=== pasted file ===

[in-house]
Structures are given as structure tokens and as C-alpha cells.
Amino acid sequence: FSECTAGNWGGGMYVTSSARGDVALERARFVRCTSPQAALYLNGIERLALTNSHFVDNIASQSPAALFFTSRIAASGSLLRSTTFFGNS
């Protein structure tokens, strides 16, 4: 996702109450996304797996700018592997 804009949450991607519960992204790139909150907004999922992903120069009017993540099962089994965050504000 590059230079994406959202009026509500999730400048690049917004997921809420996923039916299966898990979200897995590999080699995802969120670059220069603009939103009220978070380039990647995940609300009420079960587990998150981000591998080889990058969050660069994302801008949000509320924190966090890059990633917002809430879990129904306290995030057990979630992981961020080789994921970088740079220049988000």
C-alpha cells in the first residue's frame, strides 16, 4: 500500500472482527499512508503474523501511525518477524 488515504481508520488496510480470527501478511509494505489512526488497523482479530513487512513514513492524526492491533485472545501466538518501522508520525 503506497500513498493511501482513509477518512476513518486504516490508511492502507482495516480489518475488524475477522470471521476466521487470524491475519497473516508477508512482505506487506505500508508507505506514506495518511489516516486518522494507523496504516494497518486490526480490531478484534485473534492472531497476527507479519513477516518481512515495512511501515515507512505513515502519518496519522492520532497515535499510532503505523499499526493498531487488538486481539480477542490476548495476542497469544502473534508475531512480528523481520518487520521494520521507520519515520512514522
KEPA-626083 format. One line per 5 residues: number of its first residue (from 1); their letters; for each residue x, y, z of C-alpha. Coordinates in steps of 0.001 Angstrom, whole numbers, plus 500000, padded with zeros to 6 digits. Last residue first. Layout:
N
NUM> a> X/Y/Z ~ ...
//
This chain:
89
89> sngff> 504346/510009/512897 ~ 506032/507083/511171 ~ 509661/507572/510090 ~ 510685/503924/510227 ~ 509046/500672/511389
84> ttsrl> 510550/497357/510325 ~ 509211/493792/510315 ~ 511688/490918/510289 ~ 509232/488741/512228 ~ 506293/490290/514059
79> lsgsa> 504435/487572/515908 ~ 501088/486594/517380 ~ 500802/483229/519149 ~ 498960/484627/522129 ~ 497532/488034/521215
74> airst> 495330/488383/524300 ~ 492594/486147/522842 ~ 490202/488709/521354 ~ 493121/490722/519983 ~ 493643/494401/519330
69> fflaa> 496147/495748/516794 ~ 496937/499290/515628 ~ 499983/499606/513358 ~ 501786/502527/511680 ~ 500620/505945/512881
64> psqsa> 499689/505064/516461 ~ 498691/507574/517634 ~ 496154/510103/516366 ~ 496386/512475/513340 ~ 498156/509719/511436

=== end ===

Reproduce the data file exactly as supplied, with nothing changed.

[in-house]
Structures are given as structure tokens and as C-alpha cells.
Amino acid sequence: FSECTAGNWGGGMYVTSSARGDVALERARFVRCTSPQAALYLNGIERLALTNSHFVDNIASQSPAALFFTSRIAASGSLLRSTTFFGNS
């Protein structure tokens, strides 16, 4: 996702109450996304797996700018592997 804009949450991607519960992204790139909150907004999922992903120069009017993540099962089994965050504000 590059230079994406959202009026509500999730400048690049917004997921809420996923039916299966898990979200897995590999080699995802969120670059220069603009939103009220978070380039990647995940609300009420079960587990998150981000591998080889990058969050660069994302801008949000509320924190966090890059990633917002809430879990129904306290995030057990979630992981961020080789994921970088740079220049988000």
C-alpha cells in the first residue's frame, strides 16, 4: 500500500472482527499512508503474523501511525518477524 488515504481508520488496510480470527501478511509494505489512526488497523482479530513487512513514513492524526492491533485472545501466538518501522508520525 503506497500513498493511501482513509477518512476513518486504516490508511492502507482495516480489518475488524475477522470471521476466521487470524491475519497473516508477508512482505506487506505500508508507505506514506495518511489516516486518522494507523496504516494497518486490526480490531478484534485473534492472531497476527507479519513477516518481512515495512511501515515507512505513515502519518496519522492520532497515535499510532503505523499499526493498531487488538486481539480477542490476548495476542497469544502473534508475531512480528523481520518487520521494520521507520519515520512514522
KEPA-626083 format. One line per 5 residues: number of its first residue (from 1); their letters; for each residue x, y, z of C-alpha. Coordinates in steps of 0.001 Angstrom, whole numbers, plus 500000, padded with zeros to 6 digits. Last residue first. Layout:
N
NUM> a> X/Y/Z ~ ...
//
This chain:
89
89> sngff> 504346/510009/512897 ~ 506032/507083/511171 ~ 509661/507572/510090 ~ 510685/503924/510227 ~ 509046/500672/511389
84> ttsrl> 510550/497357/510325 ~ 509211/493792/510315 ~ 511688/490918/510289 ~ 509232/488741/512228 ~ 506293/490290/514059
79> lsgsa> 504435/487572/515908 ~ 501088/486594/517380 ~ 500802/483229/519149 ~ 498960/484627/522129 ~ 497532/488034/521215
74> airst> 495330/488383/524300 ~ 492594/486147/522842 ~ 490202/488709/521354 ~ 493121/490722/519983 ~ 493643/494401/519330
69> fflaa> 496147/495748/516794 ~ 496937/499290/515628 ~ 499983/499606/513358 ~ 501786/502527/511680 ~ 500620/505945/512881
64> psqsa> 499689/505064/516461 ~ 498691/507574/517634 ~ 496154/510103/516366 ~ 496386/512475/513340 ~ 498156/509719/511436